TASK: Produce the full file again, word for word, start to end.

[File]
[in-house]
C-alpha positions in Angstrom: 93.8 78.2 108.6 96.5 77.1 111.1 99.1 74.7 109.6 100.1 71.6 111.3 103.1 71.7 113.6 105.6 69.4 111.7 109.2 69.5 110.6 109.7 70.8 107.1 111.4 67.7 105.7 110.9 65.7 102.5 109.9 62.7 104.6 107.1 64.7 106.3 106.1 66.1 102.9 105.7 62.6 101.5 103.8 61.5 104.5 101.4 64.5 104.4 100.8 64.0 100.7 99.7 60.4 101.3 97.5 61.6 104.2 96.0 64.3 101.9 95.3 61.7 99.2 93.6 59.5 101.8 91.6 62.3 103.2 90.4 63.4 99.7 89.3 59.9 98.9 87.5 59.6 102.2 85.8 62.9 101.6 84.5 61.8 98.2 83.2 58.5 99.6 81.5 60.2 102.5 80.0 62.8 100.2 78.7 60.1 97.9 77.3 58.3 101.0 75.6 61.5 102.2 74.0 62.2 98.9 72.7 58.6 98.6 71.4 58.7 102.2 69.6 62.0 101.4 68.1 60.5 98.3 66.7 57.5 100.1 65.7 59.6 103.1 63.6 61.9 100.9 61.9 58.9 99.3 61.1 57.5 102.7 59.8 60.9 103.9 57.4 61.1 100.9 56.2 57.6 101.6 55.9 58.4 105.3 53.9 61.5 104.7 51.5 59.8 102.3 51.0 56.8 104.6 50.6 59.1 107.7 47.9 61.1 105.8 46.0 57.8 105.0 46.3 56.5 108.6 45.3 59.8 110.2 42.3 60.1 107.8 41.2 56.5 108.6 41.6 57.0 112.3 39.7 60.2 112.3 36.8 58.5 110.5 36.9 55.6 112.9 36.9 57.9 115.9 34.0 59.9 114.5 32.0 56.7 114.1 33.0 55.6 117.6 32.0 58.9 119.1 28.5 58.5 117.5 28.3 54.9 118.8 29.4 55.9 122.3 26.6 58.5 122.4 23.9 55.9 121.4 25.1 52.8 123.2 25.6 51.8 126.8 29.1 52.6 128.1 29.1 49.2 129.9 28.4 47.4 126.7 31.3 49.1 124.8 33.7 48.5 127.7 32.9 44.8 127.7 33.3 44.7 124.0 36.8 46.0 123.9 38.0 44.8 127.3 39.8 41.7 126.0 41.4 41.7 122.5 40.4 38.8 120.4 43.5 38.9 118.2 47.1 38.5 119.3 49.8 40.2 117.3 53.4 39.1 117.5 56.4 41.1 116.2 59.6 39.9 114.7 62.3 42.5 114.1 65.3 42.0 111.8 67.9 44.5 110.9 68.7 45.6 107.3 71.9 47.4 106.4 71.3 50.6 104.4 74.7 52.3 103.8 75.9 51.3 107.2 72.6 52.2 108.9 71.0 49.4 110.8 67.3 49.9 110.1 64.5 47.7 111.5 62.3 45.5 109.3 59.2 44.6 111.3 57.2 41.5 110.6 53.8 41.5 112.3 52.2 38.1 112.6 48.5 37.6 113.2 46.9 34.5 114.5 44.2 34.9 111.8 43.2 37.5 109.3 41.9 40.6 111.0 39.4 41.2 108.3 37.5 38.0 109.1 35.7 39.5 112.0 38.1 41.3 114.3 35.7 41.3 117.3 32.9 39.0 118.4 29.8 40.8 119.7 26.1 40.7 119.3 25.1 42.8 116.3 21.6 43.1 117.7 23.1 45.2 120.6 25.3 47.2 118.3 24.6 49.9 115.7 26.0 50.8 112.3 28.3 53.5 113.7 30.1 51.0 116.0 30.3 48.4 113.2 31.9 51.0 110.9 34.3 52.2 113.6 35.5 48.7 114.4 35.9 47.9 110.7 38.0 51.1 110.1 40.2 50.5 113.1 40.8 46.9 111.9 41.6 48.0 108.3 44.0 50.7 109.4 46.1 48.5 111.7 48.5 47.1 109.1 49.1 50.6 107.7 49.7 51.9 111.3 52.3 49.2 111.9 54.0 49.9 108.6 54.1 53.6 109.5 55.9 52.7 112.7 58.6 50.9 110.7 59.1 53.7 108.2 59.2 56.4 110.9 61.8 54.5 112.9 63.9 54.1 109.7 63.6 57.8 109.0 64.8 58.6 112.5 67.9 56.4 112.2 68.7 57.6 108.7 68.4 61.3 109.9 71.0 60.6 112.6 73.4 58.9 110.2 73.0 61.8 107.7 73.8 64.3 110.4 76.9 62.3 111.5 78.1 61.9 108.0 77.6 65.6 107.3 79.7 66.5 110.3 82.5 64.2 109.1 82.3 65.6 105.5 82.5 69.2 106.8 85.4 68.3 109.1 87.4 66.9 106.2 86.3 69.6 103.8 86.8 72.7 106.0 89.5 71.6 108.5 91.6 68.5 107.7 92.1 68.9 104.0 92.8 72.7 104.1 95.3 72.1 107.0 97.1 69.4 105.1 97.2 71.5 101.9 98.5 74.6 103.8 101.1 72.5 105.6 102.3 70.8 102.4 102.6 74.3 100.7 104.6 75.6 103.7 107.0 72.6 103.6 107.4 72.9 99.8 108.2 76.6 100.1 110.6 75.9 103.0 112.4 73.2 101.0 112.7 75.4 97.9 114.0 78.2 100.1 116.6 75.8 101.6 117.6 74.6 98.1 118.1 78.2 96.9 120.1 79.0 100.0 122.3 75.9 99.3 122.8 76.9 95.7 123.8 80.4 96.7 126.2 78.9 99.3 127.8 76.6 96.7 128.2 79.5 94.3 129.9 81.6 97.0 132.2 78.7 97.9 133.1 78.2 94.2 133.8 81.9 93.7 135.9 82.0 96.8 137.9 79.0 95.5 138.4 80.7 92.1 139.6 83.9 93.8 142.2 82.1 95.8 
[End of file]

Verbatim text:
[in-house]
C-alpha positions in Angstrom: 93.8 78.2 108.6 96.5 77.1 111.1 99.1 74.7 109.6 100.1 71.6 111.3 103.1 71.7 113.6 105.6 69.4 111.7 109.2 69.5 110.6 109.7 70.8 107.1 111.4 67.7 105.7 110.9 65.7 102.5 109.9 62.7 104.6 107.1 64.7 106.3 106.1 66.1 102.9 105.7 62.6 101.5 103.8 61.5 104.5 101.4 64.5 104.4 100.8 64.0 100.7 99.7 60.4 101.3 97.5 61.6 104.2 96.0 64.3 101.9 95.3 61.7 99.2 93.6 59.5 101.8 91.6 62.3 103.2 90.4 63.4 99.7 89.3 59.9 98.9 87.5 59.6 102.2 85.8 62.9 101.6 84.5 61.8 98.2 83.2 58.5 99.6 81.5 60.2 102.5 80.0 62.8 100.2 78.7 60.1 97.9 77.3 58.3 101.0 75.6 61.5 102.2 74.0 62.2 98.9 72.7 58.6 98.6 71.4 58.7 102.2 69.6 62.0 101.4 68.1 60.5 98.3 66.7 57.5 100.1 65.7 59.6 103.1 63.6 61.9 100.9 61.9 58.9 99.3 61.1 57.5 102.7 59.8 60.9 103.9 57.4 61.1 100.9 56.2 57.6 101.6 55.9 58.4 105.3 53.9 61.5 104.7 51.5 59.8 102.3 51.0 56.8 104.6 50.6 59.1 107.7 47.9 61.1 105.8 46.0 57.8 105.0 46.3 56.5 108.6 45.3 59.8 110.2 42.3 60.1 107.8 41.2 56.5 108.6 41.6 57.0 112.3 39.7 60.2 112.3 36.8 58.5 110.5 36.9 55.6 112.9 36.9 57.9 115.9 34.0 59.9 114.5 32.0 56.7 114.1 33.0 55.6 117.6 32.0 58.9 119.1 28.5 58.5 117.5 28.3 54.9 118.8 29.4 55.9 122.3 26.6 58.5 122.4 23.9 55.9 121.4 25.1 52.8 123.2 25.6 51.8 126.8 29.1 52.6 128.1 29.1 49.2 129.9 28.4 47.4 126.7 31.3 49.1 124.8 33.7 48.5 127.7 32.9 44.8 127.7 33.3 44.7 124.0 36.8 46.0 123.9 38.0 44.8 127.3 39.8 41.7 126.0 41.4 41.7 122.5 40.4 38.8 120.4 43.5 38.9 118.2 47.1 38.5 119.3 49.8 40.2 117.3 53.4 39.1 117.5 56.4 41.1 116.2 59.6 39.9 114.7 62.3 42.5 114.1 65.3 42.0 111.8 67.9 44.5 110.9 68.7 45.6 107.3 71.9 47.4 106.4 71.3 50.6 104.4 74.7 52.3 103.8 75.9 51.3 107.2 72.6 52.2 108.9 71.0 49.4 110.8 67.3 49.9 110.1 64.5 47.7 111.5 62.3 45.5 109.3 59.2 44.6 111.3 57.2 41.5 110.6 53.8 41.5 112.3 52.2 38.1 112.6 48.5 37.6 113.2 46.9 34.5 114.5 44.2 34.9 111.8 43.2 37.5 109.3 41.9 40.6 111.0 39.4 41.2 108.3 37.5 38.0 109.1 35.7 39.5 112.0 38.1 41.3 114.3 35.7 41.3 117.3 32.9 39.0 118.4 29.8 40.8 119.7 26.1 40.7 119.3 25.1 42.8 116.3 21.6 43.1 117.7 23.1 45.2 120.6 25.3 47.2 118.3 24.6 49.9 115.7 26.0 50.8 112.3 28.3 53.5 113.7 30.1 51.0 116.0 30.3 48.4 113.2 31.9 51.0 110.9 34.3 52.2 113.6 35.5 48.7 114.4 35.9 47.9 110.7 38.0 51.1 110.1 40.2 50.5 113.1 40.8 46.9 111.9 41.6 48.0 108.3 44.0 50.7 109.4 46.1 48.5 111.7 48.5 47.1 109.1 49.1 50.6 107.7 49.7 51.9 111.3 52.3 49.2 111.9 54.0 49.9 108.6 54.1 53.6 109.5 55.9 52.7 112.7 58.6 50.9 110.7 59.1 53.7 108.2 59.2 56.4 110.9 61.8 54.5 112.9 63.9 54.1 109.7 63.6 57.8 109.0 64.8 58.6 112.5 67.9 56.4 112.2 68.7 57.6 108.7 68.4 61.3 109.9 71.0 60.6 112.6 73.4 58.9 110.2 73.0 61.8 107.7 73.8 64.3 110.4 76.9 62.3 111.5 78.1 61.9 108.0 77.6 65.6 107.3 79.7 66.5 110.3 82.5 64.2 109.1 82.3 65.6 105.5 82.5 69.2 106.8 85.4 68.3 109.1 87.4 66.9 106.2 86.3 69.6 103.8 86.8 72.7 106.0 89.5 71.6 108.5 91.6 68.5 107.7 92.1 68.9 104.0 92.8 72.7 104.1 95.3 72.1 107.0 97.1 69.4 105.1 97.2 71.5 101.9 98.5 74.6 103.8 101.1 72.5 105.6 102.3 70.8 102.4 102.6 74.3 100.7 104.6 75.6 103.7 107.0 72.6 103.6 107.4 72.9 99.8 108.2 76.6 100.1 110.6 75.9 103.0 112.4 73.2 101.0 112.7 75.4 97.9 114.0 78.2 100.1 116.6 75.8 101.6 117.6 74.6 98.1 118.1 78.2 96.9 120.1 79.0 100.0 122.3 75.9 99.3 122.8 76.9 95.7 123.8 80.4 96.7 126.2 78.9 99.3 127.8 76.6 96.7 128.2 79.5 94.3 129.9 81.6 97.0 132.2 78.7 97.9 133.1 78.2 94.2 133.8 81.9 93.7 135.9 82.0 96.8 137.9 79.0 95.5 138.4 80.7 92.1 139.6 83.9 93.8 142.2 82.1 95.8 